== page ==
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Page 12

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Film Review: "Citizen Soldiers: The Story of the Vietnam Veterans Against the War"

By Richard Stacewicz (Reviewer)

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The Vietnam War and the antiwar movements that it spawned have generated a vast number of books and films that have attempted to make sense of the war for younger generations of Americans. Although the academic and artistic output has been great, it has been dominated in recent years by revisionists who have sought to portray the war as just and in concert with the nation's democratic heritage. As a result, little attention has been paid to the emergence of VVAW during the height of the conflict and the organization's historical significance. VVAW has, however, recently become the focus of several academic studies and a documentary film by Denis Mueller entitled Citizen Soldiers: The Story of the Vietnam Veterans Against the War.

Mueller, who acted as producer, director and part-time cameraman for the documentary, showed his just-completed film at the 30th anniversary celebration of the founding of VVAW in Chicago. He intersperses film footage of the war, American political leaders, and VVAW actions such as Dewey Canyon III and the Last Patrol, with over a dozen members' reminiscences about VVAW and its development. What emerges is a comprehensive portrait of the VVAW from its founding to the present.

The use of the term "citizen soldier" in the title of the film provides a strong indication of Mueller's perspective. VVAW members are presented as patriots who spoke truth to the lies coming out of Washington and fought to safeguard the nation's democracy which had been undermined by the war. Veterans are portrayed as acting in concert with America's democratic heritage by lending their unimpeachable voices to the antiwar movement.

Citizen Soldiers opens with a shot of Jack McCloskey speaking at the 25th anniversary celebration in New York. Jack's assertion that "the rage, the frustration, the anger, and the alienation that we felt when we came home...are signs of sanity and not insanity" sets the stage for the first third of the film which uncovers the roots of this alienation and anger.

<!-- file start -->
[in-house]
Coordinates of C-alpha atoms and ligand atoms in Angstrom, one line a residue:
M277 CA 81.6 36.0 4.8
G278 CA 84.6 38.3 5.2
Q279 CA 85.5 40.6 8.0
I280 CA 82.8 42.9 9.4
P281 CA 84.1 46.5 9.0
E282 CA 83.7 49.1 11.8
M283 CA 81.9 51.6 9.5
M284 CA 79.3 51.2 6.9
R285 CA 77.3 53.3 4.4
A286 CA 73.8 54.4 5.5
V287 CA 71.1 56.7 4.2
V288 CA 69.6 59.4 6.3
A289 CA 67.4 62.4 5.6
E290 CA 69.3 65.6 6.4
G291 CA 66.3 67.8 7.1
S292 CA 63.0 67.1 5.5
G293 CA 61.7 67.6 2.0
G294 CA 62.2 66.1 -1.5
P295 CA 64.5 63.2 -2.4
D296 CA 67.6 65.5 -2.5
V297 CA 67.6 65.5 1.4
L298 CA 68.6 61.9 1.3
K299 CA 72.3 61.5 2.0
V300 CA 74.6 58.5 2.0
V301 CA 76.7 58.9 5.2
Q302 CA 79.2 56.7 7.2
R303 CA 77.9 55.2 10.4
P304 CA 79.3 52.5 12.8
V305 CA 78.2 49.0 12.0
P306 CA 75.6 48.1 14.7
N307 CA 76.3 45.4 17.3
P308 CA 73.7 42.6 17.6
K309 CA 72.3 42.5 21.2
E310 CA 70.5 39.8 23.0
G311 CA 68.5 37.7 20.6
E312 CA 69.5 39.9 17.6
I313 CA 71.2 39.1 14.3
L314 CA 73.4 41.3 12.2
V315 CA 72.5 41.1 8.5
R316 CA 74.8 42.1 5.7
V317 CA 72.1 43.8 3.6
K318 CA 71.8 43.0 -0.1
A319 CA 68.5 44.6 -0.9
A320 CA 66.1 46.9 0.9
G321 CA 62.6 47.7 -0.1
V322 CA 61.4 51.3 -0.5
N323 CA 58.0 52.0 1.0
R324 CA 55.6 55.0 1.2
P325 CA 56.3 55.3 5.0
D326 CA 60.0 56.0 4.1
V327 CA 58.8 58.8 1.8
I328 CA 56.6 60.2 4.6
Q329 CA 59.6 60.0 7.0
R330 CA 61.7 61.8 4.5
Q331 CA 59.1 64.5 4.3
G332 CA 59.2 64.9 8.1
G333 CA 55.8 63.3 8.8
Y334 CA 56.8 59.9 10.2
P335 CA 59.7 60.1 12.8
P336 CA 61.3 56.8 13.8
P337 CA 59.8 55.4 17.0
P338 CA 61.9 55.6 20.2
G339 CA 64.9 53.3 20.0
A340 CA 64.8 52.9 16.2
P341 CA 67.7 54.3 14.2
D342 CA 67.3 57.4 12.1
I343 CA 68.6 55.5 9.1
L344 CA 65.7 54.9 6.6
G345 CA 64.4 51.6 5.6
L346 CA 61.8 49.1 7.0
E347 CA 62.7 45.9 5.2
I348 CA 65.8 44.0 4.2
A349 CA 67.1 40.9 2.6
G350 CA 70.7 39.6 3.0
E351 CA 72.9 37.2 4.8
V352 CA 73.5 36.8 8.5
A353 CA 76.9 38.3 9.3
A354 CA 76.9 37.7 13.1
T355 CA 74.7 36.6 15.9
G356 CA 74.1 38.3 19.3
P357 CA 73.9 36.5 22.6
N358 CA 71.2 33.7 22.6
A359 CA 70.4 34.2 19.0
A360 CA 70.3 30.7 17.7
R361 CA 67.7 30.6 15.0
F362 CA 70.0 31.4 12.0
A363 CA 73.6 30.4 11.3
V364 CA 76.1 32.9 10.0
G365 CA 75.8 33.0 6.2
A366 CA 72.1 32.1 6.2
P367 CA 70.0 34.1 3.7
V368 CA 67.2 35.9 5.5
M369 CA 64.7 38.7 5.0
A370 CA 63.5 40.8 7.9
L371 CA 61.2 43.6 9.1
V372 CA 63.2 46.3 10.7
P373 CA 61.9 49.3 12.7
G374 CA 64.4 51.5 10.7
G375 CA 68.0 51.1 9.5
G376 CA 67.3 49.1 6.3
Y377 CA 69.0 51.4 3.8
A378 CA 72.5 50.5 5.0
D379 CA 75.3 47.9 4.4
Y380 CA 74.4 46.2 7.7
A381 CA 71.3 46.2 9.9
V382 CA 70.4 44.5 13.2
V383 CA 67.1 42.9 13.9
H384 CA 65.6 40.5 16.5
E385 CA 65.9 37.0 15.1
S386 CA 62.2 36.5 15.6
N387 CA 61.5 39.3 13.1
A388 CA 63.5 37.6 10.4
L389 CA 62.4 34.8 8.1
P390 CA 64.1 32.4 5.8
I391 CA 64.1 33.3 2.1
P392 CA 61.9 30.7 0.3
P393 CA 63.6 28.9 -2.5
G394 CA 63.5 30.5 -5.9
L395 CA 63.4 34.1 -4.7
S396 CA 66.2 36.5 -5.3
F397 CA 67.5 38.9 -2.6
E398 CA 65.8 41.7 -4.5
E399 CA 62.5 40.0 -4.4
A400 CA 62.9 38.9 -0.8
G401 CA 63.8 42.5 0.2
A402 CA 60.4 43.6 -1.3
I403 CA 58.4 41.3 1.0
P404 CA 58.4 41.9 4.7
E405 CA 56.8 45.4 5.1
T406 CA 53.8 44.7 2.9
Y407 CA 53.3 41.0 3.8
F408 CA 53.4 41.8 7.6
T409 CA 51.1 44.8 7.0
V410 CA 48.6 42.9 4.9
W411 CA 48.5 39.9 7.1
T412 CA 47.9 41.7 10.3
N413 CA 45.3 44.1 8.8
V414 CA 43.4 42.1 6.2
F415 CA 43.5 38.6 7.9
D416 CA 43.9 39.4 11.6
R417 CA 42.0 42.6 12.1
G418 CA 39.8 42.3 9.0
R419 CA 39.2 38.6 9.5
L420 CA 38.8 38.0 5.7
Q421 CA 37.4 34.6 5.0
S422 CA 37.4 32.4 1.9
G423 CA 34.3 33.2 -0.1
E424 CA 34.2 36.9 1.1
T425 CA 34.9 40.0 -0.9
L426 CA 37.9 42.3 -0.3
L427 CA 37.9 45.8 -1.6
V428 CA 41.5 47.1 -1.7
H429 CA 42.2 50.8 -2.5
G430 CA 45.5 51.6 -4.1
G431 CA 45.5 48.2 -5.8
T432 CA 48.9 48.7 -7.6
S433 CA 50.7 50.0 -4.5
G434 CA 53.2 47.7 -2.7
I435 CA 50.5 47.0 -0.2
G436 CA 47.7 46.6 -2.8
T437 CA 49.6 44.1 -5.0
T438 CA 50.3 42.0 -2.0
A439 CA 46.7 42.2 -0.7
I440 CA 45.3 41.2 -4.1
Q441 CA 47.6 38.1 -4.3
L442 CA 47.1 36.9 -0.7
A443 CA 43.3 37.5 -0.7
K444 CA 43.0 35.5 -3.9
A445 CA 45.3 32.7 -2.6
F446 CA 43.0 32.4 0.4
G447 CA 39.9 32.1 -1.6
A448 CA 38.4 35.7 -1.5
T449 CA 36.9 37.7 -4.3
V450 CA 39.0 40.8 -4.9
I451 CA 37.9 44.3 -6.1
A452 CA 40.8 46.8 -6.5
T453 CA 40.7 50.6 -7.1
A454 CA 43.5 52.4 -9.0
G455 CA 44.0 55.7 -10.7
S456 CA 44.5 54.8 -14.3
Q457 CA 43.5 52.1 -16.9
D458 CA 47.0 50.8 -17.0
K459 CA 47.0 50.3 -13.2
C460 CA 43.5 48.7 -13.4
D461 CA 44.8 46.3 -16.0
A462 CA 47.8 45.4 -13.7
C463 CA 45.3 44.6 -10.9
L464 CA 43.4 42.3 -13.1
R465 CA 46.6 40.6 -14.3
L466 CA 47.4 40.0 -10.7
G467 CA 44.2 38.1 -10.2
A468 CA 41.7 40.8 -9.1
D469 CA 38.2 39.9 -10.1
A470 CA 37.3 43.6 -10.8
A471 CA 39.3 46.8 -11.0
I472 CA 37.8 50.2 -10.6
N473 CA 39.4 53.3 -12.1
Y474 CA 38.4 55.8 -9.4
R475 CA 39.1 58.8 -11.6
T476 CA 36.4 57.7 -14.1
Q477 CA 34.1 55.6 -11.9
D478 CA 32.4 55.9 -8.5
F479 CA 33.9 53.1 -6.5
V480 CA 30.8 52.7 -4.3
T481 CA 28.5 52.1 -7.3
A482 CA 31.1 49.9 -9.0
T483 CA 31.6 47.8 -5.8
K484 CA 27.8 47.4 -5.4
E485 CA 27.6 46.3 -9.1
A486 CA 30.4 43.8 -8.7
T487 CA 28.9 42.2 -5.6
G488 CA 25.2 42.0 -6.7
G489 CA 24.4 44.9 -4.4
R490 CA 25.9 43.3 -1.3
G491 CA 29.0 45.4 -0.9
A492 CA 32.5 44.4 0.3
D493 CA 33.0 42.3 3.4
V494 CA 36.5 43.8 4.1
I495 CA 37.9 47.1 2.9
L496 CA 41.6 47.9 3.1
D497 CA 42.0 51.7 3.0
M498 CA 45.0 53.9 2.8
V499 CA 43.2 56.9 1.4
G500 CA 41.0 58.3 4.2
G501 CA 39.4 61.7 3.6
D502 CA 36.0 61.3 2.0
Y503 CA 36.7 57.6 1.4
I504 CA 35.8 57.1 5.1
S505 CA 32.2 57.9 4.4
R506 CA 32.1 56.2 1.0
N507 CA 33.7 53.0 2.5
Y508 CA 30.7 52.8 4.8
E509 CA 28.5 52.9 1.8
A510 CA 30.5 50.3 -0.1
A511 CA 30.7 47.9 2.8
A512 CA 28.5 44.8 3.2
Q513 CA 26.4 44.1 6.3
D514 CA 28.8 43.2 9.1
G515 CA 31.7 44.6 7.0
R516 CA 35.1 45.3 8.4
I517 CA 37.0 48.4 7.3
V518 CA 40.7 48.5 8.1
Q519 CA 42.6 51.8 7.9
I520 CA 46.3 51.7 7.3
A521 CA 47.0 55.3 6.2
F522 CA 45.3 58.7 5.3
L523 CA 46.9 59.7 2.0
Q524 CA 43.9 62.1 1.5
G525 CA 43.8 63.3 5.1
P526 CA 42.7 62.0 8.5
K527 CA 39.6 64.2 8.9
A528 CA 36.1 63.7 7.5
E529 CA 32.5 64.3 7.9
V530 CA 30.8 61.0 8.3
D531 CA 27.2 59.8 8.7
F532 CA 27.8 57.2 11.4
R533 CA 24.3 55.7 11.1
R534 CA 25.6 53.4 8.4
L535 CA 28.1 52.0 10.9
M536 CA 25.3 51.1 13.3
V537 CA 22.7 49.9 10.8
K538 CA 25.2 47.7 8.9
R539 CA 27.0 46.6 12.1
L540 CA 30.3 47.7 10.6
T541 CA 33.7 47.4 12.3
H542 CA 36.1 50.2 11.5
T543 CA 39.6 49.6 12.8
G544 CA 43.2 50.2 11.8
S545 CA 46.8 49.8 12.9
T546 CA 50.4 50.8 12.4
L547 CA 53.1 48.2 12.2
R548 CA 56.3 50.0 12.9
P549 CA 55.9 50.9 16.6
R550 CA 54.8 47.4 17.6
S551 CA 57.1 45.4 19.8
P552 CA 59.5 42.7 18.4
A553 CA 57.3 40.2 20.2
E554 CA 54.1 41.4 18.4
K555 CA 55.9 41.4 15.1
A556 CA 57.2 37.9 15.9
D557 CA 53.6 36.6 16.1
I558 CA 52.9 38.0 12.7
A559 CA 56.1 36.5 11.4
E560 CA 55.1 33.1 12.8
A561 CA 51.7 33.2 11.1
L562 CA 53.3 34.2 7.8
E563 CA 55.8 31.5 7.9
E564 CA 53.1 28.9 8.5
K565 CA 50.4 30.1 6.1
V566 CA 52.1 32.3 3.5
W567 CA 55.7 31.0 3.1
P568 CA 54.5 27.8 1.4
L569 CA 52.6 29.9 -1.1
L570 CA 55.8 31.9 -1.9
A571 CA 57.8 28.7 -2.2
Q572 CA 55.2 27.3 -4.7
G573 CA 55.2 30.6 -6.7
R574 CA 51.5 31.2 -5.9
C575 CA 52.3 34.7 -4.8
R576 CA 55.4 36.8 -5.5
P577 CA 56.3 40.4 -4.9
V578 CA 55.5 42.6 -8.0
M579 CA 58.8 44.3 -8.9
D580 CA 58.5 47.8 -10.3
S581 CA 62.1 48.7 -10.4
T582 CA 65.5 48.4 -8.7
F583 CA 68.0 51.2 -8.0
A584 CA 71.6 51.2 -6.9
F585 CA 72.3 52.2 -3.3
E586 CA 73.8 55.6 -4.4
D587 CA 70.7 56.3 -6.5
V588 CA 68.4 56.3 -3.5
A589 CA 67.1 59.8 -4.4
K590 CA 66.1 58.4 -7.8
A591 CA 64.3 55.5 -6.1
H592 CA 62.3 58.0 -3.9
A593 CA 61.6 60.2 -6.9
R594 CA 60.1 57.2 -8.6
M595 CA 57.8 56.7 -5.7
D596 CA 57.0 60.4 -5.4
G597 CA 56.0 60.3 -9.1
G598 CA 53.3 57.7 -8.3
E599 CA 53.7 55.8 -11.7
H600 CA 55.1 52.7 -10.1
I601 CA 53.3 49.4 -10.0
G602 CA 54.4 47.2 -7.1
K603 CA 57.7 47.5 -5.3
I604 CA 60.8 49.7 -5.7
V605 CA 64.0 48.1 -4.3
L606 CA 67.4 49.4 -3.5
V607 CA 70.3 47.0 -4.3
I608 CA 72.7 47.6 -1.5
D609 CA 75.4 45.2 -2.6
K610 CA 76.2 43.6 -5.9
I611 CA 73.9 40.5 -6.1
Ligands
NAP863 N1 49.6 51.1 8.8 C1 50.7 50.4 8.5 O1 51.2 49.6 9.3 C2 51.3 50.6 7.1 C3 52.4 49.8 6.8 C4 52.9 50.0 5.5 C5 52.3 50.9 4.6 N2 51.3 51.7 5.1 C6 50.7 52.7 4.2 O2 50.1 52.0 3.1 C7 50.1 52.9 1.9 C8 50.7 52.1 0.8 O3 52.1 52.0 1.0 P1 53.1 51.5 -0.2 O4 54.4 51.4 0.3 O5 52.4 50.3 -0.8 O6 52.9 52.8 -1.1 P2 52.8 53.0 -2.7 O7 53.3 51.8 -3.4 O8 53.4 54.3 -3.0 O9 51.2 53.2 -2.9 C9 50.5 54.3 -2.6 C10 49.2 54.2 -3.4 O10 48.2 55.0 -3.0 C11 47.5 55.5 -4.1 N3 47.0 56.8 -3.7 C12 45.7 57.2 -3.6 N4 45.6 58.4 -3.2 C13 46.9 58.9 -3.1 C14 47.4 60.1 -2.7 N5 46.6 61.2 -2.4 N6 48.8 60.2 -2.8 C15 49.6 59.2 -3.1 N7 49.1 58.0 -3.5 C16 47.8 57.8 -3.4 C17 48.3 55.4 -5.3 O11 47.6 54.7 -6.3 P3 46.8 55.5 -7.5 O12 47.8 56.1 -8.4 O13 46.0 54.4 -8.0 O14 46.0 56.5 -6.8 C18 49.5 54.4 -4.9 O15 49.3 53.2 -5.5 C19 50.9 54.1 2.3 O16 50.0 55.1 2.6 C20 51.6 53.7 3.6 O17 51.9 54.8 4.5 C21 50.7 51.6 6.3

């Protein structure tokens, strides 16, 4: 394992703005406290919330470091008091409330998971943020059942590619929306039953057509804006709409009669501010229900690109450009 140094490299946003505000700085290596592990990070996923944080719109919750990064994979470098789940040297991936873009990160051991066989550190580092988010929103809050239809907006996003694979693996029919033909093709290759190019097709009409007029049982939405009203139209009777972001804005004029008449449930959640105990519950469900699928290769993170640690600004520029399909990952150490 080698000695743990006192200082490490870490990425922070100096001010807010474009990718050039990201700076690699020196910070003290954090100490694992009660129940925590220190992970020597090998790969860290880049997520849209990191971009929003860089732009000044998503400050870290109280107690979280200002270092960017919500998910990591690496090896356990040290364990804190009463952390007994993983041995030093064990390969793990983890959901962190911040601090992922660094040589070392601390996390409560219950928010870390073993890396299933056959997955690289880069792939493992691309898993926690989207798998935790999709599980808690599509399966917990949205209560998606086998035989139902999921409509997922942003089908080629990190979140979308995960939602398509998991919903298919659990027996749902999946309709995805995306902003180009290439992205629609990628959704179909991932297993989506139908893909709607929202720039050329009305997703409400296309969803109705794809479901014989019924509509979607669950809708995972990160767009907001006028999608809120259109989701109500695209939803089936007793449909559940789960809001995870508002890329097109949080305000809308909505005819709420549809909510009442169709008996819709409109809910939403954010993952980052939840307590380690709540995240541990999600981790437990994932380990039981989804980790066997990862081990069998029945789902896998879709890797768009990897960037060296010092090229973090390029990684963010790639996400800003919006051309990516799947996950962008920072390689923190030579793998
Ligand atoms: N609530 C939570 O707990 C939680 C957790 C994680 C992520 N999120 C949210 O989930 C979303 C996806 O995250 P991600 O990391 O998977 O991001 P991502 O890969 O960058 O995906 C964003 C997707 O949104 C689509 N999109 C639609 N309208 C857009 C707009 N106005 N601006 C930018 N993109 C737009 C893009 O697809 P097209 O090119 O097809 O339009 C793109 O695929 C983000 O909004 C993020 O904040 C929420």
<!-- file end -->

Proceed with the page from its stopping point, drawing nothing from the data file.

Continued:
Having explored veterans' transformations from warriors to antiwar activists, the film then delves into the history of the organization. VVAW is depicted as an organization that not only played a significant role in challenging the Nixon administration's portrayal of the war but also offered a safe haven for returning GIs who had, for the most part, been shunned by those who had sent them to Vietnam. VVAW provided a context in which veterans could work out the traumas they suffered as a result of their experiences in Vietnam. VVAW members' antiwar work and their focus on aiding their former brothers-in-arms are seen as mutually supportive roles.

Finally, the film relates the historical significance of VVAW and its lasting legacy. VVAW members describe their pathbreaking work to gain recognition of PTSD (Post-Traumatic Stress Disorder) as a legitimate malady of the war. They also discuss the organization's work on discharge upgrading, Agent Orange, and other issues affecting veterans and their communities.

Denis Mueller, who previously produced The FBI's War on Black America with Deb Ellis, has done a great service for VVAW members whose struggles for peace and justice have been neglected by the majority of historians and creators of popular culture. What is more important, he has done a great service for younger generations of Americans who have been bombarded with revisionist accounts of the war during the past twenty years, and who have grown up in an era not unlike that of the Cold War that many VVAW members experienced at the same age. The hour-long length of the film is perfect for classroom use and should be used by anyone who is interested in providing a previously missing perspective on the war. The way in which war is remembered will have a decided impact on the reactions of young Americans to future wars. Citizen Soldiers provides further evidence of VVAW's continuing relevance to the antiwar struggle in the United States.

Richard Stacewicz teaches history at Columbia College in Chicago. He is the author of Winter Soldiers: An Oral History of Vietnam Veterans Against the War.


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